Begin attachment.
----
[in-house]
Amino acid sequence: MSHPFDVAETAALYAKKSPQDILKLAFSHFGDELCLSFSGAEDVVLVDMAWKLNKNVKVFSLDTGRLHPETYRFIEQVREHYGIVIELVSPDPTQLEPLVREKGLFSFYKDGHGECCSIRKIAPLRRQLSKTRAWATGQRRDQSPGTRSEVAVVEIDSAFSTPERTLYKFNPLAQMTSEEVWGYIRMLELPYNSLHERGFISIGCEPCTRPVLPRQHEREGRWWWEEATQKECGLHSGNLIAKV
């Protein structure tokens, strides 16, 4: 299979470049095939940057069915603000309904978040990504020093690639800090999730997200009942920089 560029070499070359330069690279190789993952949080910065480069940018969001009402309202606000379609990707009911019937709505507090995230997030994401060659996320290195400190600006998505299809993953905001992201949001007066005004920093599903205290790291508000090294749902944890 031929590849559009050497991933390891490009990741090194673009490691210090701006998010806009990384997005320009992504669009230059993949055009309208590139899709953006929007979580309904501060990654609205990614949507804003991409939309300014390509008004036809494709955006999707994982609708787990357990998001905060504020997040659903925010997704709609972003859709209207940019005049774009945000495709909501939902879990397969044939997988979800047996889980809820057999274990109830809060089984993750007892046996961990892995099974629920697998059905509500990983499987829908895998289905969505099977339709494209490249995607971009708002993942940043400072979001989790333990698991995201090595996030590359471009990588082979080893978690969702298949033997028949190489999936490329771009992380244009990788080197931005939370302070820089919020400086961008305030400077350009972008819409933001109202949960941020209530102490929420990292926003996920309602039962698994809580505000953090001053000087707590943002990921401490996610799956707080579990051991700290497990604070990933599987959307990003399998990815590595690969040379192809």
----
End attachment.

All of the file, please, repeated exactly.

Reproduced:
[in-house]
Amino acid sequence: MSHPFDVAETAALYAKKSPQDILKLAFSHFGDELCLSFSGAEDVVLVDMAWKLNKNVKVFSLDTGRLHPETYRFIEQVREHYGIVIELVSPDPTQLEPLVREKGLFSFYKDGHGECCSIRKIAPLRRQLSKTRAWATGQRRDQSPGTRSEVAVVEIDSAFSTPERTLYKFNPLAQMTSEEVWGYIRMLELPYNSLHERGFISIGCEPCTRPVLPRQHEREGRWWWEEATQKECGLHSGNLIAKV
């Protein structure tokens, strides 16, 4: 299979470049095939940057069915603000309904978040990504020093690639800090999730997200009942920089 560029070499070359330069690279190789993952949080910065480069940018969001009402309202606000379609990707009911019937709505507090995230997030994401060659996320290195400190600006998505299809993953905001992201949001007066005004920093599903205290790291508000090294749902944890 031929590849559009050497991933390891490009990741090194673009490691210090701006998010806009990384997005320009992504669009230059993949055009309208590139899709953006929007979580309904501060990654609205990614949507804003991409939309300014390509008004036809494709955006999707994982609708787990357990998001905060504020997040659903925010997704709609972003859709209207940019005049774009945000495709909501939902879990397969044939997988979800047996889980809820057999274990109830809060089984993750007892046996961990892995099974629920697998059905509500990983499987829908895998289905969505099977339709494209490249995607971009708002993942940043400072979001989790333990698991995201090595996030590359471009990588082979080893978690969702298949033997028949190489999936490329771009992380244009990788080197931005939370302070820089919020400086961008305030400077350009972008819409933001109202949960941020209530102490929420990292926003996920309602039962698994809580505000953090001053000087707590943002990921401490996610799956707080579990051991700290497990604070990933599987959307990003399998990815590595690969040379192809």